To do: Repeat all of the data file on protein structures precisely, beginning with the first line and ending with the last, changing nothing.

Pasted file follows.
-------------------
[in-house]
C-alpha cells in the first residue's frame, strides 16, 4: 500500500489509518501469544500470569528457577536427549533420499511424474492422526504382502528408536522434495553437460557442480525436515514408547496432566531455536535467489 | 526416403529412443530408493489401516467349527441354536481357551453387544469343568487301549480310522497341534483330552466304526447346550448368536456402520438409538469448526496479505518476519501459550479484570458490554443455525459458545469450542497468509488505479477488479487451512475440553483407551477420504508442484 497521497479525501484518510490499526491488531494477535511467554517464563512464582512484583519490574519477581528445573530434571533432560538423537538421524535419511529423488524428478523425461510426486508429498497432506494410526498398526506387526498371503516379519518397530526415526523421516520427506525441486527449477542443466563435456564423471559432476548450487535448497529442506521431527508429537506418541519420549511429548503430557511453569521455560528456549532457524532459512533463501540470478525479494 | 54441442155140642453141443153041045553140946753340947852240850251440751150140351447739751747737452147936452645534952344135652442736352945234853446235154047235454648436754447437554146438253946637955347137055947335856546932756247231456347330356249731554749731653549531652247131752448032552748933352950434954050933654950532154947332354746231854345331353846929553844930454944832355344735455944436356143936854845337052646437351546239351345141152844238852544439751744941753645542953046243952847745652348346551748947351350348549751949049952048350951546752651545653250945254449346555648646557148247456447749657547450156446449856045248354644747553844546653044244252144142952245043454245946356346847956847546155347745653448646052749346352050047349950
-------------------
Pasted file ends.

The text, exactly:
[in-house]
C-alpha cells in the first residue's frame, strides 16, 4: 500500500489509518501469544500470569528457577536427549533420499511424474492422526504382502528408536522434495553437460557442480525436515514408547496432566531455536535467489 | 526416403529412443530408493489401516467349527441354536481357551453387544469343568487301549480310522497341534483330552466304526447346550448368536456402520438409538469448526496479505518476519501459550479484570458490554443455525459458545469450542497468509488505479477488479487451512475440553483407551477420504508442484 497521497479525501484518510490499526491488531494477535511467554517464563512464582512484583519490574519477581528445573530434571533432560538423537538421524535419511529423488524428478523425461510426486508429498497432506494410526498398526506387526498371503516379519518397530526415526523421516520427506525441486527449477542443466563435456564423471559432476548450487535448497529442506521431527508429537506418541519420549511429548503430557511453569521455560528456549532457524532459512533463501540470478525479494 | 54441442155140642453141443153041045553140946753340947852240850251440751150140351447739751747737452147936452645534952344135652442736352945234853446235154047235454648436754447437554146438253946637955347137055947335856546932756247231456347330356249731554749731653549531652247131752448032552748933352950434954050933654950532154947332354746231854345331353846929553844930454944832355344735455944436356143936854845337052646437351546239351345141152844238852544439751744941753645542953046243952847745652348346551748947351350348549751949049952048350951546752651545653250945254449346555648646557148247456447749657547450156446449856045248354644747553844546653044244252144142952245043454245946356346847956847546155347745653448646052749346352050047349950